This page was archived on October 2020.


Key elements of the international system

9 - European policy at the UN

Grade: C+
Unity 2/5
Resources 3/5
Strategy 2/5
Impact 2/5
Total 9/20
Scorecard 2015: B- (11/20)
Scorecard 2014: B- (12/20)
Scorecard 2013: C- (7/20)
Scorecard 2012: C+ (9/20)
Scorecard 2010/11: C+ (10/20)
Scorecard 2010/11: C+ (9/20)

Facing Russian obstructionism at the UN, Europeans are plugging away at institutional reforms

European member states struggled to shape key political debates at the UN in 2015. They faced growing Russian obstructionism in the Security Council on issues extending beyond Syria and Ukraine. Moscow used its veto twice in August, blocking a British resolution commemorating the Srebrenica massacre, which took place during the Bosnian War, and blocking a proposal backed by the Netherlands for an international investigation of the destruction of Flight MH17 over eastern Ukraine. China abstained on both issues, suggesting growing displeasure with Russia’s belligerence. However, Beijing and Moscow largely cooperated over the Syrian conflict and the crisis in Burundi (see Central Africa).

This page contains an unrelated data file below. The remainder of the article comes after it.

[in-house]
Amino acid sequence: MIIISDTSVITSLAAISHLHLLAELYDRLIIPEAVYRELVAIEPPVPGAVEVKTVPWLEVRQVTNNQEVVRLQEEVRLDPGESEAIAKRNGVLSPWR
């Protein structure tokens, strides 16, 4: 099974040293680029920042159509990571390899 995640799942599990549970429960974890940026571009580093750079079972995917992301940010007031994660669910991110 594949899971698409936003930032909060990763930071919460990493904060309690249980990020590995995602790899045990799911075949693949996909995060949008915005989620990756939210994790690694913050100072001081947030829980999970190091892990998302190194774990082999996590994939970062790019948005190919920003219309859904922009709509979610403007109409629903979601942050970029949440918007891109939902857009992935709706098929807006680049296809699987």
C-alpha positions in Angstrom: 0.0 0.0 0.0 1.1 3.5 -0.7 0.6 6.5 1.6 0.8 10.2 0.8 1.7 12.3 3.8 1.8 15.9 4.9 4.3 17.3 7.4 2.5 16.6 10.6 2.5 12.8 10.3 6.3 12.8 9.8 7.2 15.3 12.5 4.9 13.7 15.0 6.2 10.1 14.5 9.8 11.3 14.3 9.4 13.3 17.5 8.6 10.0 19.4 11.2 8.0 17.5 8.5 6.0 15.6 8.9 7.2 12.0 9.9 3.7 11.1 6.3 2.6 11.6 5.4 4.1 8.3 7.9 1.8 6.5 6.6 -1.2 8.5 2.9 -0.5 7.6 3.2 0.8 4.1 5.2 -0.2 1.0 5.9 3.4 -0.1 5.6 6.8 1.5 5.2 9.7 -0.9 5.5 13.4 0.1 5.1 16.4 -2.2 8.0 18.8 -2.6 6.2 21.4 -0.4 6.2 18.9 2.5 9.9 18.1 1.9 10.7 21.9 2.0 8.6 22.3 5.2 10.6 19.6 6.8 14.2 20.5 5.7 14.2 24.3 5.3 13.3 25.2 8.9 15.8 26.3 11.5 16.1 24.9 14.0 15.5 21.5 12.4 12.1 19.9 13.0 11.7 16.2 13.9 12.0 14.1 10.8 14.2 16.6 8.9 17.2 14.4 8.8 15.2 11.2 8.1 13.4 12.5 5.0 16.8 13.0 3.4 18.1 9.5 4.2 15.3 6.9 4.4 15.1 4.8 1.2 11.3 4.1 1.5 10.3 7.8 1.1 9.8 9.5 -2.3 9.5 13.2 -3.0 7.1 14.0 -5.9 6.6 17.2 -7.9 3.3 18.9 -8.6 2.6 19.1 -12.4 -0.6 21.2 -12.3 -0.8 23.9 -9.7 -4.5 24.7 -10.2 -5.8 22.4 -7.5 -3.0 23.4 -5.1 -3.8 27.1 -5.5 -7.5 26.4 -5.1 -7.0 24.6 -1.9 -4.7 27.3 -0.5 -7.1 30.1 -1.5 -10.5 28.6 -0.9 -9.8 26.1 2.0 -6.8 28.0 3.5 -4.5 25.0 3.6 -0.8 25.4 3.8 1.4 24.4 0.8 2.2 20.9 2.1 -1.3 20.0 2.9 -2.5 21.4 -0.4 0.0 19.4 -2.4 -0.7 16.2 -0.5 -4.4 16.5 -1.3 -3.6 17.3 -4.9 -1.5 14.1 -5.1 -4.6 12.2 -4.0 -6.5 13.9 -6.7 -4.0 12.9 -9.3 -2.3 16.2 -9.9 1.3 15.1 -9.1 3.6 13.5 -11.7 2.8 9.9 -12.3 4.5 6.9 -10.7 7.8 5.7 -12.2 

Germany made another push for a permanent seat on the Security Council in 2015 in cooperation with Brazil, India, and Japan. It made minor progress in General Assembly discussions, but China quashed the initiative to spite Japan. Italy, a longstanding opponent of Germany’s claim, again played a prominent role in blocking it. France enjoyed greater success in gathering international support for a moratorium on the use of the veto in mass atrocity situations, but the US, China, and Russia remain sceptical (the UK also has doubts, but edged towards the French position).

European diplomats continued to use the UN’s human rights mechanisms to highlight atrocities in Syria and abuses in Ukraine. Lithuania took advantage of its temporary seat on the Security Council to press Russia on Ukraine, while Spain advocated for a Security Council resolution condemning the use of barrel bombs in Syria, although Russia ultimately prevented this from going to a vote. Outside the Council, Germany became increasingly vocal about the need for the UN to resolve its divisions on Syria, reflecting its rising engagement with global security issues.

Eastern European nations made progress in convincing others that the next UN secretary-general should come from the region (Latin America has also been pushing hard) and a growing number of candidates have emerged. However, it is not clear if any of them will be acceptable to both Moscow and the West.